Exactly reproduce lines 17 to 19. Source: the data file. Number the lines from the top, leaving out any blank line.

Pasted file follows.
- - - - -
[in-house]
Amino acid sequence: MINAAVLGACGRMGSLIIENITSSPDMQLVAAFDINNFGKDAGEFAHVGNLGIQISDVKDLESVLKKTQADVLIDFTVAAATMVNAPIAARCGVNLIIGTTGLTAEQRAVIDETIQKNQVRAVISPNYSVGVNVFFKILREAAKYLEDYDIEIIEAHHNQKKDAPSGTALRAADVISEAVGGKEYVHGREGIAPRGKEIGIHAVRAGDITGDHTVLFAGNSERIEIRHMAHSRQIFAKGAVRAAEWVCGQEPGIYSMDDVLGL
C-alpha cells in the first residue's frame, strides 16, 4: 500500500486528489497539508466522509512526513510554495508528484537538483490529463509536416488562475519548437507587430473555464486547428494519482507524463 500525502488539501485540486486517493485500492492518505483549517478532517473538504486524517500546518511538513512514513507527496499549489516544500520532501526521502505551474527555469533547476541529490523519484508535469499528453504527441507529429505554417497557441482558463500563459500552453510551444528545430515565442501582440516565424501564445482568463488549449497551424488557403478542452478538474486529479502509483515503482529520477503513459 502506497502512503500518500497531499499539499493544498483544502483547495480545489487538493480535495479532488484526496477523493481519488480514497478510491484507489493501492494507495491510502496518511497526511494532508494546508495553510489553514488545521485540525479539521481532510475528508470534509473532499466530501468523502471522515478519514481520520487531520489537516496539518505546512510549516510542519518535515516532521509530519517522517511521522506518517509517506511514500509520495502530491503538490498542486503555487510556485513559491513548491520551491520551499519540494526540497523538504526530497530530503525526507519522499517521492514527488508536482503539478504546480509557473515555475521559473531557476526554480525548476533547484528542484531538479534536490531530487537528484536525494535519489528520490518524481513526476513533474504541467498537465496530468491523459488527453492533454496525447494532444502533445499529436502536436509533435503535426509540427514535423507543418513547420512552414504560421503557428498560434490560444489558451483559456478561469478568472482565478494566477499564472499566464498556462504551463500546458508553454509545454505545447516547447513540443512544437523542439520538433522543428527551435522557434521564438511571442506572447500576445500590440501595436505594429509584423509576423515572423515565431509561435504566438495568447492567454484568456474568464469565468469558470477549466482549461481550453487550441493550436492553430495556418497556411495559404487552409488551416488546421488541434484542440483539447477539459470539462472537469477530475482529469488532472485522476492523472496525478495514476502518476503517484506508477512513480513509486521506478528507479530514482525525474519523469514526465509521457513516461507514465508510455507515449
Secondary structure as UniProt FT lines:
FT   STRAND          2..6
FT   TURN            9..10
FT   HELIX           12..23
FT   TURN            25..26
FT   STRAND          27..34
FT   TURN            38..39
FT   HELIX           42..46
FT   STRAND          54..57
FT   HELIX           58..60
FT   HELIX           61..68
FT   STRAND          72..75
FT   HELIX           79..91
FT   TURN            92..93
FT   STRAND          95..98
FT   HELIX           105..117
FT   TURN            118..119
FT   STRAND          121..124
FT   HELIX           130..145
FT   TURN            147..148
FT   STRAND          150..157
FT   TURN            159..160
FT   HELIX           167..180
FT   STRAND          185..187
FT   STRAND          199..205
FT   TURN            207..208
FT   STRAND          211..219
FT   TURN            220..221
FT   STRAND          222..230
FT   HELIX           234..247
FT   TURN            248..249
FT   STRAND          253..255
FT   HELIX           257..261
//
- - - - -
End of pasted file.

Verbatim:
FT   TURN            92..93
FT   STRAND          95..98
FT   HELIX           105..117